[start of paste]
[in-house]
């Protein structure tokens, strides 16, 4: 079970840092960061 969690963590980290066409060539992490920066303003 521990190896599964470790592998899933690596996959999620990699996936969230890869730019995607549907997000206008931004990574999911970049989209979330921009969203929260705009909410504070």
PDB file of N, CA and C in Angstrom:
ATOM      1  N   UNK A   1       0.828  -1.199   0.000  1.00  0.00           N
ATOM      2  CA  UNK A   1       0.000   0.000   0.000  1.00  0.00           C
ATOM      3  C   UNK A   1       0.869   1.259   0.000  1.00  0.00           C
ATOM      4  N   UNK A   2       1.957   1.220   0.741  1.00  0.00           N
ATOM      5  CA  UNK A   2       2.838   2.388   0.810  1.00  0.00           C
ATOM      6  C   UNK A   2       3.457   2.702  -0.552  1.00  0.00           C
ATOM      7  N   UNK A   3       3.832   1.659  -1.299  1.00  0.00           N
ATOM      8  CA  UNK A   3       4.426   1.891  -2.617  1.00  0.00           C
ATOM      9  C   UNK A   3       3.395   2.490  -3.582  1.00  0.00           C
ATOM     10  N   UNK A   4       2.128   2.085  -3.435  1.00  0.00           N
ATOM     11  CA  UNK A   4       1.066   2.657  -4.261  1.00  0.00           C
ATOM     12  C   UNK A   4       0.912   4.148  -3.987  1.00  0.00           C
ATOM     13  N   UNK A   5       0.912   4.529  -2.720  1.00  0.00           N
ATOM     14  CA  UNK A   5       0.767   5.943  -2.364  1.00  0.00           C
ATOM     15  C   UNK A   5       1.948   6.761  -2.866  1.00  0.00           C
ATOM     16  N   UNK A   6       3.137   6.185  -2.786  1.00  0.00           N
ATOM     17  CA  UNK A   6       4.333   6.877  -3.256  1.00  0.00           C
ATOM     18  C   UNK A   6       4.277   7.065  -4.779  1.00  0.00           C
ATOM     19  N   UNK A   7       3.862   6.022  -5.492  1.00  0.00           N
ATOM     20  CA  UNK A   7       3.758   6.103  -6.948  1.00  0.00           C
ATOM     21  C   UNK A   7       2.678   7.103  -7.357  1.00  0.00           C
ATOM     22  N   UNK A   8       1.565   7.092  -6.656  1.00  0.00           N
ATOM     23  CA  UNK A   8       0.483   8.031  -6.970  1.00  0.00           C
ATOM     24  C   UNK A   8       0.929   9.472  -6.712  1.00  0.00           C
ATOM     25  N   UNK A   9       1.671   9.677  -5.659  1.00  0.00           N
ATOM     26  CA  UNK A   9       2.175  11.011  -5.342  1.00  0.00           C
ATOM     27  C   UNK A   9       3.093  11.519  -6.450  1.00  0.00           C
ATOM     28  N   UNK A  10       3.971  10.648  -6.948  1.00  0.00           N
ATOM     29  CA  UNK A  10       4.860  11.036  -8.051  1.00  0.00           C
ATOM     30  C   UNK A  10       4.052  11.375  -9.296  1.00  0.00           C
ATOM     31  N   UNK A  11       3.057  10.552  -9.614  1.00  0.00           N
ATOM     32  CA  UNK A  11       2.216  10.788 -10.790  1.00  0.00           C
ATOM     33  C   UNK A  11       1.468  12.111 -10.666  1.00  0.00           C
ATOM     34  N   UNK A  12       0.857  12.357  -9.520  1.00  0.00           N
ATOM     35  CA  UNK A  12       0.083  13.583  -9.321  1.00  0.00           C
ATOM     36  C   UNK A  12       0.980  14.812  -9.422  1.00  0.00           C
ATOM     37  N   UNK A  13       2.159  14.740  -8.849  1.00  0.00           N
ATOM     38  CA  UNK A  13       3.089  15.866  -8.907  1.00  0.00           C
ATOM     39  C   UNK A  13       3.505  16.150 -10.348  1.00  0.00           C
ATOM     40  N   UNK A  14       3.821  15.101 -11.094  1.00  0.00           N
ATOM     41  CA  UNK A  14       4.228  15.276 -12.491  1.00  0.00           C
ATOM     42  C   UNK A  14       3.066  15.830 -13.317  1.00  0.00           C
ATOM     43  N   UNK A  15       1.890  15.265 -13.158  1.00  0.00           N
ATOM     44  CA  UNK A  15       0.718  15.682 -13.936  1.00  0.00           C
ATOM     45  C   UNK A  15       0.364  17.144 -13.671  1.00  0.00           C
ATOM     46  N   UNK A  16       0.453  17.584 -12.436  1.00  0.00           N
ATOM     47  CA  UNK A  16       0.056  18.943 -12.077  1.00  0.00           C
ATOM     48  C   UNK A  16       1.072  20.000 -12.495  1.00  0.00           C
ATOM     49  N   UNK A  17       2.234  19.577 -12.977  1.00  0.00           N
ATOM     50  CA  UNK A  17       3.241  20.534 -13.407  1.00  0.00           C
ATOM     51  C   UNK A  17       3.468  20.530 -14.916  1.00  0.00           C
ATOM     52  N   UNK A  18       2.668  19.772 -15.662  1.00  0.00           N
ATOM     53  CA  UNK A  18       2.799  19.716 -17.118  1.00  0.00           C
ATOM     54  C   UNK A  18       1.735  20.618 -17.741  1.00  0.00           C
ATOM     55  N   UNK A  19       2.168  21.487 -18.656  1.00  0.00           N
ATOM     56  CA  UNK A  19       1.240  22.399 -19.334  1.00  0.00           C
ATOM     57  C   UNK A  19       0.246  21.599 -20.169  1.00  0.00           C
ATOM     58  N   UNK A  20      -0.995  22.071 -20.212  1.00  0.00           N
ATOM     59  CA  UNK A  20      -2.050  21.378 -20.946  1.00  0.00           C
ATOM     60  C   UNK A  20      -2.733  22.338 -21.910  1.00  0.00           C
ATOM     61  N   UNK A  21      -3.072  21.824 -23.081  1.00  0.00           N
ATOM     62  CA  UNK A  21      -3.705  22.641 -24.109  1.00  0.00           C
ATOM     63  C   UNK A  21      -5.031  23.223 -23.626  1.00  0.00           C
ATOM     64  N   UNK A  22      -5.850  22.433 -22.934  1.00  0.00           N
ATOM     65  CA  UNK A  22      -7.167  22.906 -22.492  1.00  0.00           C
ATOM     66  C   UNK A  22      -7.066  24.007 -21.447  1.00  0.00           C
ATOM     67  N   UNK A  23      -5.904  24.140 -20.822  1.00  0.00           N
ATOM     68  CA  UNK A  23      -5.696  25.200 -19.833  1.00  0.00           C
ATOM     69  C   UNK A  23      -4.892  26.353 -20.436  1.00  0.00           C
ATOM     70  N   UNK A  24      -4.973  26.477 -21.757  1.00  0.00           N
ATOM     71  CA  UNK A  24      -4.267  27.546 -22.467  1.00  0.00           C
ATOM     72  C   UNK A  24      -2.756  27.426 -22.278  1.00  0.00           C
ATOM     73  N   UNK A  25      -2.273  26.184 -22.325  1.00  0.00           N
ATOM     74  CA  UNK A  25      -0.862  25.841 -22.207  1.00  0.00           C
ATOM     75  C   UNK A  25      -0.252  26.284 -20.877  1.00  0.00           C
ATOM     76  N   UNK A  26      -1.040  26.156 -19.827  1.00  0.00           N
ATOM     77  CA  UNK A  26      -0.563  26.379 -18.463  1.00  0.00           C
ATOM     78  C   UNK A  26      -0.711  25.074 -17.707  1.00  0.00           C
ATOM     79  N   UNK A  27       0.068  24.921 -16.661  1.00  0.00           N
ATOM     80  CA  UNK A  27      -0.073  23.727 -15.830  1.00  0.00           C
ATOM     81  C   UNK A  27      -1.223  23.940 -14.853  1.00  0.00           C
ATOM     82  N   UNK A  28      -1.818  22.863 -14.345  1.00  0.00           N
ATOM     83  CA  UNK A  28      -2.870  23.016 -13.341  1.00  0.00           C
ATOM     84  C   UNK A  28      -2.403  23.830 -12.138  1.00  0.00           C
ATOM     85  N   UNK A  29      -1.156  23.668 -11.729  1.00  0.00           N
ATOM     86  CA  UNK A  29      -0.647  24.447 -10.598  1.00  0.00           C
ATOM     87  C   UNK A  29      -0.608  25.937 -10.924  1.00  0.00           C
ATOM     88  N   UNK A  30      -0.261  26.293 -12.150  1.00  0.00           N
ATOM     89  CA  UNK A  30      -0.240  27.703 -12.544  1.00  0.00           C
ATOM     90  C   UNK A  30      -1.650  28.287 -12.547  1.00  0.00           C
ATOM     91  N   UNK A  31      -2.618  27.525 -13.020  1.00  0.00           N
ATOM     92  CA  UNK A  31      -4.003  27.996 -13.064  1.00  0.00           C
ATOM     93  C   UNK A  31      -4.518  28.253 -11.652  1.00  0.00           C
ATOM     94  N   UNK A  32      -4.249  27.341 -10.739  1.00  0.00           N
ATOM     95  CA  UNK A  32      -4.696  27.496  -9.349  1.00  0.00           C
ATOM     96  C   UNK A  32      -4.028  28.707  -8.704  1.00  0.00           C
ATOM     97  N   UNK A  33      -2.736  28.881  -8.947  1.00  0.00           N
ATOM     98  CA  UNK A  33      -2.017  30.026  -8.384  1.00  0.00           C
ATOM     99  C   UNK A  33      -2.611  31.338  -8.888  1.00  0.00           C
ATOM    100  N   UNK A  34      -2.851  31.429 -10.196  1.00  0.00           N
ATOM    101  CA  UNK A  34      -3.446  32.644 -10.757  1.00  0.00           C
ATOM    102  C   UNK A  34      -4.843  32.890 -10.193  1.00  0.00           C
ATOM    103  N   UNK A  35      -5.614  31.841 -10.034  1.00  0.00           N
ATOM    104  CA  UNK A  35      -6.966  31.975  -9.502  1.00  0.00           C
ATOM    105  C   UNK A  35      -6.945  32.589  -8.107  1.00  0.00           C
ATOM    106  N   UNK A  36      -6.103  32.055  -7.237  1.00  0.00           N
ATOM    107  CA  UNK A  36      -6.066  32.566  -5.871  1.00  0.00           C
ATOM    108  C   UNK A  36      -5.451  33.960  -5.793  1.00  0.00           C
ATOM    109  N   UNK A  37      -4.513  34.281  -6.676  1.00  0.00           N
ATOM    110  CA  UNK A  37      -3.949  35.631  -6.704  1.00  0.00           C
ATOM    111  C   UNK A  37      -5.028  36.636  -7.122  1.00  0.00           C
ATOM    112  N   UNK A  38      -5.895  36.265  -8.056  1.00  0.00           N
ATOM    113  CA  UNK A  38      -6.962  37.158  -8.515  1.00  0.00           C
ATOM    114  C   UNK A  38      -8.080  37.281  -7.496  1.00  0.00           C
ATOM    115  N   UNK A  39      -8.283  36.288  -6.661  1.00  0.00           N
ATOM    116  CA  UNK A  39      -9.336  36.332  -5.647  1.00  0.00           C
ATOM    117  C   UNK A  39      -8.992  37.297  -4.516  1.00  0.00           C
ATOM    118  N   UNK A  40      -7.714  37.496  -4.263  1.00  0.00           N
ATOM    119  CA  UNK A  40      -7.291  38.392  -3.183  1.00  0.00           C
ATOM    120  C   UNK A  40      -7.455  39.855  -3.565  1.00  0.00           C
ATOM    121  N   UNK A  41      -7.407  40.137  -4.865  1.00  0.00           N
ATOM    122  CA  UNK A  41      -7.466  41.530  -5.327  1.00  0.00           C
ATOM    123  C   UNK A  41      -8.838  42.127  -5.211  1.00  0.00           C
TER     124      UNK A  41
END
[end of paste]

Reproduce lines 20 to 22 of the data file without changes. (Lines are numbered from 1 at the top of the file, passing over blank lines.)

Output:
ATOM     17  CA  UNK A   6       4.333   6.877  -3.256  1.00  0.00           C
ATOM     18  C   UNK A   6       4.277   7.065  -4.779  1.00  0.00           C
ATOM     19  N   UNK A   7       3.862   6.022  -5.492  1.00  0.00           N